Commentary: China well prepared to manage difficult balancing act

BY  | FROM  | 2016-12-19 14:59

By Xinhua writer Zhang Zhongkai

The just-concluded annual tone-setting meeting mapped out economic work priorities for the coming year, and all details add to one message: China is facing a difficult balancing act and is set to keep up the good work.

Stability and reform are the two key words of the thousands-word statement released after the Central Economic Work Conference, which put "seeking progress while maintaining stability" at the core theme.

It's no easy task as Chinese economy has come to a critical period of transition. The world's second largest economy has to ease debt burdens, address financial risks and cut excess capacity while maintaining a stable growth to achieve its growth target in 2020.

China has already managed to stage an impressive performance in 2016 amid rising global uncertainties and domestic downward economic pressure and looming financial risks.

The government has charted development plans for the next five years and pushed ahead with the supply-side structural reforms to rebalance economic growth. China has met its capacity cut targets this year while securing a stable growth around 6.5 percent.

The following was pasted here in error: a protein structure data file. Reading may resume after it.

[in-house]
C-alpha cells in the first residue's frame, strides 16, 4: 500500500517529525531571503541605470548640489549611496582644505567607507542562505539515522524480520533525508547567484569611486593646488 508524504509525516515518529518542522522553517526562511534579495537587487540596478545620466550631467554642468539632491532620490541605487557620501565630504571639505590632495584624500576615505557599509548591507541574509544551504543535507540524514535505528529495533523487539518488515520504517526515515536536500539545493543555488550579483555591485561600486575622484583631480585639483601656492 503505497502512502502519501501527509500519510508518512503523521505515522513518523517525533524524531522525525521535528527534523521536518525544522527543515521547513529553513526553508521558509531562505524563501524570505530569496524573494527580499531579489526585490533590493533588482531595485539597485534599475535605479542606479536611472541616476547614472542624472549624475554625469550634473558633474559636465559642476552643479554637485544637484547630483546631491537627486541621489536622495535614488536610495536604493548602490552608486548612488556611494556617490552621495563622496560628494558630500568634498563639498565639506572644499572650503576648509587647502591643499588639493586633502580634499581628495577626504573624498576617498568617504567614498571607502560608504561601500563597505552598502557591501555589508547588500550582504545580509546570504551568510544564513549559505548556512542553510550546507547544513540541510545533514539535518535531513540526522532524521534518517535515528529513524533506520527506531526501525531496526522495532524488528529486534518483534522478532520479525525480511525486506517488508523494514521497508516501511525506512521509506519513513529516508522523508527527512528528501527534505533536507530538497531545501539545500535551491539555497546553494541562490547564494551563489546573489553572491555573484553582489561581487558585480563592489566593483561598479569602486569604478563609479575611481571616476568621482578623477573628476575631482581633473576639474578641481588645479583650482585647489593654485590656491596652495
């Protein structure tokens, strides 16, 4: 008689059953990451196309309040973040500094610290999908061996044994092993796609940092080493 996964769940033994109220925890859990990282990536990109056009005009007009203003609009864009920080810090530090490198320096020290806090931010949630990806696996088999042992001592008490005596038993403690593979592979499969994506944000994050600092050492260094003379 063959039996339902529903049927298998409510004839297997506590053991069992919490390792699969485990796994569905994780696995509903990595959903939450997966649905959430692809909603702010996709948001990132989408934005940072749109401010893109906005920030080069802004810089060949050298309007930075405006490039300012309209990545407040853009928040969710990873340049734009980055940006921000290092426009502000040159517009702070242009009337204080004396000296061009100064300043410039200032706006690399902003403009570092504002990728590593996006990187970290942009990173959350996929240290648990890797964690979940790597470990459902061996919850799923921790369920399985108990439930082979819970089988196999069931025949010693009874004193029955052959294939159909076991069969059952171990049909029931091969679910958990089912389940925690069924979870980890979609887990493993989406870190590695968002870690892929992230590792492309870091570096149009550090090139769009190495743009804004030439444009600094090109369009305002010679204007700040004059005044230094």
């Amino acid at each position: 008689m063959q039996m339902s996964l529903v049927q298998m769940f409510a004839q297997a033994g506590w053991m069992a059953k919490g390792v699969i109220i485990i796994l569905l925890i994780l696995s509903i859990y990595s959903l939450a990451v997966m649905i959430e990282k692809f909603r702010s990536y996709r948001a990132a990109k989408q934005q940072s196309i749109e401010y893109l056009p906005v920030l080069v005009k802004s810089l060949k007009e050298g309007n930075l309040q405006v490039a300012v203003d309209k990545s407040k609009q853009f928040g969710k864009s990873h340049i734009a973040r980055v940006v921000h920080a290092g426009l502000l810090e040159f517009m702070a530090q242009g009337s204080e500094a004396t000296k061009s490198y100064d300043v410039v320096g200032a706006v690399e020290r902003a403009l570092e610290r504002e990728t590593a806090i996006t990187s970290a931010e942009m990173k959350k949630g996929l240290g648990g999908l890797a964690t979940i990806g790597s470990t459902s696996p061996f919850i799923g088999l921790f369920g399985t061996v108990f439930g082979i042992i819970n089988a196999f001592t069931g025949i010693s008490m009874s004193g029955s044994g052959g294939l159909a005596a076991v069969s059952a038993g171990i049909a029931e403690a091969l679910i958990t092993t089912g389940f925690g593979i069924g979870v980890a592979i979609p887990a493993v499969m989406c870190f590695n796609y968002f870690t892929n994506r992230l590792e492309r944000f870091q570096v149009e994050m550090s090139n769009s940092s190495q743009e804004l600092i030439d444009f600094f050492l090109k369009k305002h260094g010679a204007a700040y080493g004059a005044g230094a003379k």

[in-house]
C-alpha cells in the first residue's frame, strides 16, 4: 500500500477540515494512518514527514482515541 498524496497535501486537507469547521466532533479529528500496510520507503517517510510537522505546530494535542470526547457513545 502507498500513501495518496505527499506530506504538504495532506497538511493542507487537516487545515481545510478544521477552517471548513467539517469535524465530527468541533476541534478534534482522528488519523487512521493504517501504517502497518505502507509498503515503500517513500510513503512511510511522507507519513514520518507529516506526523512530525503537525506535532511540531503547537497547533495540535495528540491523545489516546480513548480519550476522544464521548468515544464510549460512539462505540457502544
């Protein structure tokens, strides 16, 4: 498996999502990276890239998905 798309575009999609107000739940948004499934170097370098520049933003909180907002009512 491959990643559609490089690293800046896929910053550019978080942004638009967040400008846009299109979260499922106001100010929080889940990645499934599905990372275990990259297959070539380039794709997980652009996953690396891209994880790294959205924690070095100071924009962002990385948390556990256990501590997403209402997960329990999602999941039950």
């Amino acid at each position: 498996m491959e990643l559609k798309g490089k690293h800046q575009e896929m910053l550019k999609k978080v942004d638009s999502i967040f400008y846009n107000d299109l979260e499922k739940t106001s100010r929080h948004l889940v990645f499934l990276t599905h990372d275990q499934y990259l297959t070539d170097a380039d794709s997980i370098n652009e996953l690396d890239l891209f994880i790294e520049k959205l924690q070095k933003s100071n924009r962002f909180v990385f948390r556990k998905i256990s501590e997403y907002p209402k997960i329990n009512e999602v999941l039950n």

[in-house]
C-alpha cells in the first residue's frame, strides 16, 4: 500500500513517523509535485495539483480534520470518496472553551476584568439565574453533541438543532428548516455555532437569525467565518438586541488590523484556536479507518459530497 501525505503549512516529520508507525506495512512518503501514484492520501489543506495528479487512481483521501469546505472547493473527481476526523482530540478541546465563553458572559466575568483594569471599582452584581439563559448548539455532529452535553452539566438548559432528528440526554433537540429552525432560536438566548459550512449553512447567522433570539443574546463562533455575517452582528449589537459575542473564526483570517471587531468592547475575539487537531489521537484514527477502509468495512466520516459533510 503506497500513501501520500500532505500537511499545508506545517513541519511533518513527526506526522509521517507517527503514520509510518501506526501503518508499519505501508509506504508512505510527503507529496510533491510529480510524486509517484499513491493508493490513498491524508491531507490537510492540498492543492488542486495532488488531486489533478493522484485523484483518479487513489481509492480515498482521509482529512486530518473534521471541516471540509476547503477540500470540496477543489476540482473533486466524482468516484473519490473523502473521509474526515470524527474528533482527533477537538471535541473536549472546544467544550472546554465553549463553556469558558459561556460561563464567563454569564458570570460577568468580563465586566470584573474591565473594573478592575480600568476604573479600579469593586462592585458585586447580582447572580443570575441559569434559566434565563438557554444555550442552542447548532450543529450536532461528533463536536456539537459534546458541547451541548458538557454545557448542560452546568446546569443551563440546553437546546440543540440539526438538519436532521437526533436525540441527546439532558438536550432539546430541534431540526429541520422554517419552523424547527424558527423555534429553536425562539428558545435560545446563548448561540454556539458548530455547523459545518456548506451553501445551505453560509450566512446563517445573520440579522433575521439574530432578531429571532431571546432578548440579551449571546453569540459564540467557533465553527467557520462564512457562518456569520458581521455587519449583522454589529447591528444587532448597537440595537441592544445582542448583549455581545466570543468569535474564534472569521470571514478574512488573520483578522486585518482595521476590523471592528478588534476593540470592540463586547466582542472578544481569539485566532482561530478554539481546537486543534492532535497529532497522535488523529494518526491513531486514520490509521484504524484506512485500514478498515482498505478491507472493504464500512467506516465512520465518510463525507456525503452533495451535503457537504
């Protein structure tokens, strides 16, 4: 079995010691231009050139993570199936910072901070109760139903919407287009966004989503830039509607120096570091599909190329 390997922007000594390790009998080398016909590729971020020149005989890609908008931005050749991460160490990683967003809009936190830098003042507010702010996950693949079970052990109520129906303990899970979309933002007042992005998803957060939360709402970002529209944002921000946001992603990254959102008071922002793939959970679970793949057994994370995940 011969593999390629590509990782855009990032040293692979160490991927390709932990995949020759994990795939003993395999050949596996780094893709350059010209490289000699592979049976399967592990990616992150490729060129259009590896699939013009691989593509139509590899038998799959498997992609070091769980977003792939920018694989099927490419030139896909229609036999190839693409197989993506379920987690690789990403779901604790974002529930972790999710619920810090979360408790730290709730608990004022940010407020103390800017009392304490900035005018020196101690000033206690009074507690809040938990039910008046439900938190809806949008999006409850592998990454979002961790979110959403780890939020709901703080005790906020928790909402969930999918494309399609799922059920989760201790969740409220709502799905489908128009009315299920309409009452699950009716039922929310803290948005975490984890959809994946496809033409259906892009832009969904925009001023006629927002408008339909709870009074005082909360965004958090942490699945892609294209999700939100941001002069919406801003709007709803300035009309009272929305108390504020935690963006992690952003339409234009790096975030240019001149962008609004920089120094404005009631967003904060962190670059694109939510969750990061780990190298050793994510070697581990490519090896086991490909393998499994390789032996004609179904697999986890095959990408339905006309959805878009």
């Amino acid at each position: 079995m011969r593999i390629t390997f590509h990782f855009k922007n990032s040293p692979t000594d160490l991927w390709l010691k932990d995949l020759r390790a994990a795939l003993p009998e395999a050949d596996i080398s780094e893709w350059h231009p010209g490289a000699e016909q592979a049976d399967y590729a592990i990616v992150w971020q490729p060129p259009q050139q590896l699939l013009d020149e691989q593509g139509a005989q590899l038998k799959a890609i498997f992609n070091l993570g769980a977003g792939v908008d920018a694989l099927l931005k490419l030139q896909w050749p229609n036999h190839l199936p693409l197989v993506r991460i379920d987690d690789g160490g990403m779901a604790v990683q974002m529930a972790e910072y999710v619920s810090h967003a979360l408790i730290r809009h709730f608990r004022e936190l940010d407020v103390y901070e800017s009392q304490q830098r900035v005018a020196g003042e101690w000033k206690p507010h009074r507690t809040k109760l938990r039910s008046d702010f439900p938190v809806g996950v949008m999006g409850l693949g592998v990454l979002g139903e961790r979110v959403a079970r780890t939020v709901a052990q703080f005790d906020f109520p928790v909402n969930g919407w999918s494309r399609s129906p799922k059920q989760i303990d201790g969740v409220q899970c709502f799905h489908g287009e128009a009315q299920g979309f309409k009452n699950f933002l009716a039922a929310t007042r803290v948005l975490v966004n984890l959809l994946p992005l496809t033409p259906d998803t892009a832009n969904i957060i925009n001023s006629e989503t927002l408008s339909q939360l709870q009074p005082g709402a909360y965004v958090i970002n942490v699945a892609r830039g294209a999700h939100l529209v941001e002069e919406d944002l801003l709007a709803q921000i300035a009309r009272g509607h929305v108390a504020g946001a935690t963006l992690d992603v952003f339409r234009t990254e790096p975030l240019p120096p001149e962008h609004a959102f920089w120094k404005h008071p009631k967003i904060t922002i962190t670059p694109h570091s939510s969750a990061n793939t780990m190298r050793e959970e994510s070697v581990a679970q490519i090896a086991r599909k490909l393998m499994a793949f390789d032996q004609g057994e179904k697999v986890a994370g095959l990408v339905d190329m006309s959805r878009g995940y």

China is facing more challenging external and domestic environments in 2017 with rising protectionism around the world and financial risks both abroad and at home. What the government has to do is to keep up the good work and walk a fine line.

China has the policy tools and strategy to implement the difficult balancing act, that is, a stable macro policy stance with proactive fiscal policies and prudent monetary policies; a precise industrial policy stance aiming at improving supply quality; a flexible micro policy stance to revitalize the private sector.

Seeking stability does not mean backtrack on reforms, as a commentary to be released on the People's Daily Saturday points out. The central leadership are well aware of the problems dragging down the country's growth and are determined to address them.

The key to resolving structural imbalance lies in pushing supply-side reform, the meeting agreed, specifying five major tasks: cutting industrial capacity, destocking, de-leveraging, lowering corporate costs and improving weak links.

The reform priorities also emphasize balancing stability and growth. On one hand, more efforts will be taken to improve the competitiveness of the country's agricultural sector, state-owned enterprises and the real economy, hopeful new drivers of growth; on the other hand, the country will explore a market-oriented, long-term property mechanism to avoid financial bubble burst.

The challenges ahead and the tasks set are by no means small, but confidence, determination and wise actions will see China through.

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